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Dudley nurse given Macmillan award

Image for Dudley nurse given Macmillan award
Dudley nurse given Macmillan award

18th November 2014 - Hot Topics

A Dudley Group nurse has been recognised for her inspirational work supporting healthcare professionals to deliver high quality end of life care for people affected by cancer in Dudley.

Karen Lewis, Macmillan Palliative Care Educator, was presented with her award for Integration Excellence at the prestigious 2014 Macmillan Excellence Awards by former world champion swimmer and record holder Mark Foster.

Karen was awarded for her work in improving the coordination and integration of services for people affected by cancer.

Karen Lewis - Integration

Karen collecting her award at the Macmillan Excellence Awards

Her award winning work involved training and educating more than 70 healthcare professionals across Dudley to become Palliative Care Champions, who can then share their new skills and expertise with their colleagues to ensure a high standard of care. She has put together a standard framework, training and education courses and resources to meet their needs.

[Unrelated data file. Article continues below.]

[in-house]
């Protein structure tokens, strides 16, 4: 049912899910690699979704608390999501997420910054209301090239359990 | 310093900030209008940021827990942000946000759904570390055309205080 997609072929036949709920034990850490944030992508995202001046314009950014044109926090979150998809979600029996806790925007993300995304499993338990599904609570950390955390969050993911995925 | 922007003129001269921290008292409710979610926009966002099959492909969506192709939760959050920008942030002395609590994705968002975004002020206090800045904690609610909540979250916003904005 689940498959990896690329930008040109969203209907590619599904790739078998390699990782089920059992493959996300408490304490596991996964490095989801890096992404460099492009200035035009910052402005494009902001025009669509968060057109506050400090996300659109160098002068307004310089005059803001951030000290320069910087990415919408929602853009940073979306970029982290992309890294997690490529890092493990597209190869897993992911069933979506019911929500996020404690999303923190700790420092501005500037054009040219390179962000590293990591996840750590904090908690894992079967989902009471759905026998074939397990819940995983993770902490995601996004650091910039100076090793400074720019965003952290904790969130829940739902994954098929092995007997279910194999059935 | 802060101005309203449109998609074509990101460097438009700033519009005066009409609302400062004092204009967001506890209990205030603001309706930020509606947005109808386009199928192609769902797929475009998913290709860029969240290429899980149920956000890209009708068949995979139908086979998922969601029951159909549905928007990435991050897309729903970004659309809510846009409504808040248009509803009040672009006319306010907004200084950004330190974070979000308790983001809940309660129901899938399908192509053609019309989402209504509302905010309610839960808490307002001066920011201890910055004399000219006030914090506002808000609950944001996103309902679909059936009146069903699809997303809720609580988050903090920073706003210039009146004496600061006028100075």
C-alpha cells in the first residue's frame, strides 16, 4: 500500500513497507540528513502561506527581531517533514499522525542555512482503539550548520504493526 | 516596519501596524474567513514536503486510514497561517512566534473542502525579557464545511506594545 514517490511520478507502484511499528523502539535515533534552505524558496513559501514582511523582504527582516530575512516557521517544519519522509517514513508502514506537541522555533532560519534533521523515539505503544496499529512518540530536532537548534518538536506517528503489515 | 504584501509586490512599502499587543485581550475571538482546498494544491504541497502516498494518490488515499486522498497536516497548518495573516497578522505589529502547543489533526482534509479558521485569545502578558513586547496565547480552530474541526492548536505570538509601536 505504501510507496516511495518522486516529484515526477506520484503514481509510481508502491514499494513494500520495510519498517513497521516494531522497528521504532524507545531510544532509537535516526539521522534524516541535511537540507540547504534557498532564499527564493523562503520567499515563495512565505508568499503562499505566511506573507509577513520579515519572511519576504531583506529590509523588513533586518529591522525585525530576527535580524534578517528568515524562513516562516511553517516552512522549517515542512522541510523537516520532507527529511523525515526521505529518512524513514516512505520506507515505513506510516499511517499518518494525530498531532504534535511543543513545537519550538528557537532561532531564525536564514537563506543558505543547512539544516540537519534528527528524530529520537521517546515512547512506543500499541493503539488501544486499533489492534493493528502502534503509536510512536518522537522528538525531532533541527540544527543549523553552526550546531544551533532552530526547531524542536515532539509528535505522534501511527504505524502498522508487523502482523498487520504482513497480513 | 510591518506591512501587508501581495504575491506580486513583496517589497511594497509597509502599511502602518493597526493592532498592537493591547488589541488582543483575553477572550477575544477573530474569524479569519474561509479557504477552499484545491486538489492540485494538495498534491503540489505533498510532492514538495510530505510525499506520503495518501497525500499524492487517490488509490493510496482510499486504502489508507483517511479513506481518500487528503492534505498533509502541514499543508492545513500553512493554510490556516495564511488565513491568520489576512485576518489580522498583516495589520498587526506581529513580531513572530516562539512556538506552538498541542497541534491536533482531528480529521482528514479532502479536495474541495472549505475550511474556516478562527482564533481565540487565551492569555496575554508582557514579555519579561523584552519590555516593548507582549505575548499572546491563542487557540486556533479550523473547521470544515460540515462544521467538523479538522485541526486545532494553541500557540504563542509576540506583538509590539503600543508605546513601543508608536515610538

Karen’s motivation comes from her own negative experience of end of life care as a carer and so respecting the wishes of patients and supporting them to die in the place of their choosing has been at the heart of her work.

She said, “It is a huge honour to have my work recognised by Macmillan and I am really pleased we are making a difference in Dudley. I work with a fantastic team locally and could not do the things I do without the support I get from all of my colleagues.

“I love my job; it gives me so much satisfaction that by training staff I can really have an impact on many patients lives for the better.”

Paula Clark, Chief Executive at The Dudley Group NHS Foundation Trust said, “Karen was nominated for this award because she carries out her work to the highest level and standard, and she has made a huge difference for patients in Dudley.

“She is an educator, she gives staff the confidence to have those difficult but important conversations with patients and carers, and supports her colleagues, both clinical and non-clinical, to understand how to give the best possible care at the end of life.”